D5303/45: London, 13 June 1809
We have just terminated a successful opposition in the House of Commons to an attempt of a set of speculators in this city, styling themselves first the National Light and Heat Company and more recently the Gas Light and Coke Co, to obtain an Act of Incorporation with the power of raising a large capital and to trade in the various products of the distillation of coal. As some of these documents we have been obliged to print may afford you amusement, I shall take the liberty of forwarding copies to you in a small parcel per coach. Our oppositions won in the first instance from our feeling it unjust that the credit of an invention which had originated with Mr [William] Murdock and him to a certain extent perfected under our auspices, should be usurped by a set of men who had contributed nothing to its progress and in whose hands it was likely rather to prove a source of delusion than of benefit to the public. But in entering upon the subject, we found that it involved also the question of the general expediency of the grants of incorporation to manufacturing bodies, by which the individual adventurers should be exempted from any responsibility beyond the extent of their respective shares: a principle so contrary to the general policy of the laws under which our manufacturers have thriven, that we could find but one or two instances in which it had been deviated from, and those rather serving as beacons to deter from a repetition of the practice than holding out any arguments for imitation. From the number, and influence of our opponents, as well as the capital they had already raised and the delusions they had practised, we have found the contest rather an arduous, and have been much indebted for our success to the active part which our friends Mr Lee and Mr Gott have taken, the former particularly having been examined much at length before the committee.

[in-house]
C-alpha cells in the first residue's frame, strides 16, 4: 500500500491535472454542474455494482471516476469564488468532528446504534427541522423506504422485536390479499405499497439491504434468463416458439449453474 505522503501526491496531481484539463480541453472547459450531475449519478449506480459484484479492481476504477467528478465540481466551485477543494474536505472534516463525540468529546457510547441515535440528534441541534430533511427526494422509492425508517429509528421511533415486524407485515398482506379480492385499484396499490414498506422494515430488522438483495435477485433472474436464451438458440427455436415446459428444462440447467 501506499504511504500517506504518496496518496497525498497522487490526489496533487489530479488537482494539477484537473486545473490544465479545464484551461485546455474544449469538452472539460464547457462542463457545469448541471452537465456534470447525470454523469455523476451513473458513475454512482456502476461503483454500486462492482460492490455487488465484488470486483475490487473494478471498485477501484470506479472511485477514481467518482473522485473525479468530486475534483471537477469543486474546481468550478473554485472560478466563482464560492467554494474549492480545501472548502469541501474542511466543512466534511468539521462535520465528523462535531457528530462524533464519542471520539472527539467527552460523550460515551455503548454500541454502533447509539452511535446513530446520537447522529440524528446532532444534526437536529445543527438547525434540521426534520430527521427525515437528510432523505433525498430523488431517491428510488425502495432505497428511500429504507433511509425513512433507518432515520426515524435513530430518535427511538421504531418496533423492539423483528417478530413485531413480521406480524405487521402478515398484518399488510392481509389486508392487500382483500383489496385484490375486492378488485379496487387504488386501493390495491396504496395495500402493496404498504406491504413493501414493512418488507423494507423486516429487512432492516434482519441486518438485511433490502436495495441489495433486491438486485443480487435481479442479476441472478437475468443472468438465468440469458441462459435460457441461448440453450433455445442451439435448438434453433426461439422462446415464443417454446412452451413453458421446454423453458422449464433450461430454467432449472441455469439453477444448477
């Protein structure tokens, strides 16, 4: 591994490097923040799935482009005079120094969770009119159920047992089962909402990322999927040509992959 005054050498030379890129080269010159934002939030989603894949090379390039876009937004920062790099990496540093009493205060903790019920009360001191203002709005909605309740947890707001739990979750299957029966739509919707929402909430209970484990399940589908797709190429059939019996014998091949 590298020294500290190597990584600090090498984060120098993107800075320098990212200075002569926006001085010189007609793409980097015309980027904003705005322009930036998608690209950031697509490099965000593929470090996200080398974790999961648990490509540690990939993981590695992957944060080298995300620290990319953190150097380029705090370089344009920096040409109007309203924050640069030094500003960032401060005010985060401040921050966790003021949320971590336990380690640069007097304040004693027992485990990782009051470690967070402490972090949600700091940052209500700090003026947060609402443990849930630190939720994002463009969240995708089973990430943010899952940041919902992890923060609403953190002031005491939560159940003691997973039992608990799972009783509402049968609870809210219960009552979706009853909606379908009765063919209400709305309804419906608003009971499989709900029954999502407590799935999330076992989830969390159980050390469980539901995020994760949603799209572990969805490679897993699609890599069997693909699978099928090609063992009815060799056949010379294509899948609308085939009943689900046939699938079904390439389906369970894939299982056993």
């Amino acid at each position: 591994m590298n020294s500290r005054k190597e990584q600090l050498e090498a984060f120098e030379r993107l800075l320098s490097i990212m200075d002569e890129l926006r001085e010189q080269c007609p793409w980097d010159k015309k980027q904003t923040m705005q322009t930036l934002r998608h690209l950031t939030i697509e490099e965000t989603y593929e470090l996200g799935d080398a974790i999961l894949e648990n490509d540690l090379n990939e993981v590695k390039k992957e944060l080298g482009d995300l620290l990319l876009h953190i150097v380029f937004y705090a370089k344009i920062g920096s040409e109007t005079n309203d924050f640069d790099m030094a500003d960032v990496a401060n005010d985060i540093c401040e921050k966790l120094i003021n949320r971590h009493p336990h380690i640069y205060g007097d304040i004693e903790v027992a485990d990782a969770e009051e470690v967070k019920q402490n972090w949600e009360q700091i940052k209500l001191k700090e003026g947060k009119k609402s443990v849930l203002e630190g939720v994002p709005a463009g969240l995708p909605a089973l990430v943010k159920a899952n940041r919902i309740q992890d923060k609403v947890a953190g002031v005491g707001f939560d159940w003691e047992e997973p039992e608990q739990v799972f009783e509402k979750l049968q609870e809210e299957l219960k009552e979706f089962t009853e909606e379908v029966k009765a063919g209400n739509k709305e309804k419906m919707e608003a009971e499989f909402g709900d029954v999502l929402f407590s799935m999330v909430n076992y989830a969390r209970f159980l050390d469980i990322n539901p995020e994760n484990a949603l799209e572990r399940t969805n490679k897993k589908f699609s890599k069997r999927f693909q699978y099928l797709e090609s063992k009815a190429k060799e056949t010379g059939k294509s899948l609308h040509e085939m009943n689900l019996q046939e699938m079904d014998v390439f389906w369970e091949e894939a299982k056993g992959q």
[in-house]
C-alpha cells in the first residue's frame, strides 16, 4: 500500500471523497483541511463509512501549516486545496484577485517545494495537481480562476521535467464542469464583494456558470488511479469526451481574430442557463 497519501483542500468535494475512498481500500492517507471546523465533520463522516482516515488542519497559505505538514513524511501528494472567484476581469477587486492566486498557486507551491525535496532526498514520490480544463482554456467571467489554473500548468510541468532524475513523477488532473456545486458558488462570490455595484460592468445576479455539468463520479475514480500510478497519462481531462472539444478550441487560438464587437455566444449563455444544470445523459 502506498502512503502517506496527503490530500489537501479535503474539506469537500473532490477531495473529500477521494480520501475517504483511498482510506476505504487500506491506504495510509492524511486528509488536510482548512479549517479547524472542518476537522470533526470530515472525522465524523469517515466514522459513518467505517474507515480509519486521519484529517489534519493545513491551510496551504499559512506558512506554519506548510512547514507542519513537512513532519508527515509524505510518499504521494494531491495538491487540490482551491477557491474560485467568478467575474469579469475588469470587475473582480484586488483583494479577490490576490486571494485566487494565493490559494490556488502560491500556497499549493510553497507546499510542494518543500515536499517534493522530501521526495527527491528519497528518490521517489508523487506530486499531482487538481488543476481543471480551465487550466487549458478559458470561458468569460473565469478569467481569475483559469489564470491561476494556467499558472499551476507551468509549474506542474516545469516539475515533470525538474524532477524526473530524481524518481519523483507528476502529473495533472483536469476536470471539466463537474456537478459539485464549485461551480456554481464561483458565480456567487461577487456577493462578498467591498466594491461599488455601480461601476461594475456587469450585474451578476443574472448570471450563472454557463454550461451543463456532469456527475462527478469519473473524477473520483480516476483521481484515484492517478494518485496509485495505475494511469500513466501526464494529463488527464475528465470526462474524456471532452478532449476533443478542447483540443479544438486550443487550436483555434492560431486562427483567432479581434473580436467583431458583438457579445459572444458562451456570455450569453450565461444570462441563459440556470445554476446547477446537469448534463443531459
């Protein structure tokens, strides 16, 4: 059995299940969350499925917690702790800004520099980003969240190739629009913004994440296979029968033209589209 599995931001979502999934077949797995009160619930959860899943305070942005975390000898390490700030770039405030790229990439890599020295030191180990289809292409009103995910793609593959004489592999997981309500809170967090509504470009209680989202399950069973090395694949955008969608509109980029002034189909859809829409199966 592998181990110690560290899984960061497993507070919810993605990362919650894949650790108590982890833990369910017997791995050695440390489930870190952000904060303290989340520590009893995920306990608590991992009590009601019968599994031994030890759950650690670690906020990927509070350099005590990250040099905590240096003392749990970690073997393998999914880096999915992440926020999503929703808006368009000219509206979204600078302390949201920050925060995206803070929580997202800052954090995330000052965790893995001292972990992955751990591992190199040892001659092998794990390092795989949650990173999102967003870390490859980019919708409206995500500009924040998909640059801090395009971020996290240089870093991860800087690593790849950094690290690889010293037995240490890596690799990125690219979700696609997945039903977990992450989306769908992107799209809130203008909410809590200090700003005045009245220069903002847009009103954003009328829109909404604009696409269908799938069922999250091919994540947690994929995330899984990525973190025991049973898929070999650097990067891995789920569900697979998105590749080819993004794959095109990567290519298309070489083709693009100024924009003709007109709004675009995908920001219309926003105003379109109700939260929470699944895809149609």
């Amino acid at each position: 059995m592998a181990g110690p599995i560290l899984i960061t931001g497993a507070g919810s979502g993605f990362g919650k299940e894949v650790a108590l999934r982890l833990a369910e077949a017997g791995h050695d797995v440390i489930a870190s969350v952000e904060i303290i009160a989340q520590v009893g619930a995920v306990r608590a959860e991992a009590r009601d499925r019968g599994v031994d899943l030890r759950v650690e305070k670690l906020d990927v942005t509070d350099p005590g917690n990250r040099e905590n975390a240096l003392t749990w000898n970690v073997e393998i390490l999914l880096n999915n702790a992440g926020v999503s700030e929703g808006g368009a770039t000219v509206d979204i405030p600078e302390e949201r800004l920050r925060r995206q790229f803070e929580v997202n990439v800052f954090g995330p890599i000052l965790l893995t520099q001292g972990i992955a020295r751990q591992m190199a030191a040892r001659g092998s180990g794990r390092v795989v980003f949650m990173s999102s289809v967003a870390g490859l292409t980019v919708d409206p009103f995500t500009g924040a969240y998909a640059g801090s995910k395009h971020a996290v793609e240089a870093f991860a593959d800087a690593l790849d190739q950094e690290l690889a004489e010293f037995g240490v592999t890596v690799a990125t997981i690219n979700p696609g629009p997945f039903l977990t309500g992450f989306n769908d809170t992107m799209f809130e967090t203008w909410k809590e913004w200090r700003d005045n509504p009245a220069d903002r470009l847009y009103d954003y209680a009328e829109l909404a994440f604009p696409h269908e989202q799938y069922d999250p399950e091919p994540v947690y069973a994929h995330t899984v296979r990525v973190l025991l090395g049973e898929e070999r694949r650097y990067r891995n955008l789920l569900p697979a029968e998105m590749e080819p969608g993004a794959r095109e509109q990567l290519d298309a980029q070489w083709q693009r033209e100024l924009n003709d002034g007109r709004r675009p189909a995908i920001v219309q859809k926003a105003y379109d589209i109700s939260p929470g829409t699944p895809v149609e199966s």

I have this morning taken the liberty of giving a letter of introduction to you, to Mr Manning, the leading partner of the great West India House of Manning Anderton and Co., in the City, to whose assistance in parliament we have been materially indebted, and who is a most worthy and respectable man. He wishes to show his son the general principles of manufacture carried on in different districts of the country and I shall feel particularly obliged by your gratifying him in so far as it does not infringe upon any of your regulations. I am with much regards, dear sir,
J Watt Junior.
Addressed to William Strutt, Derby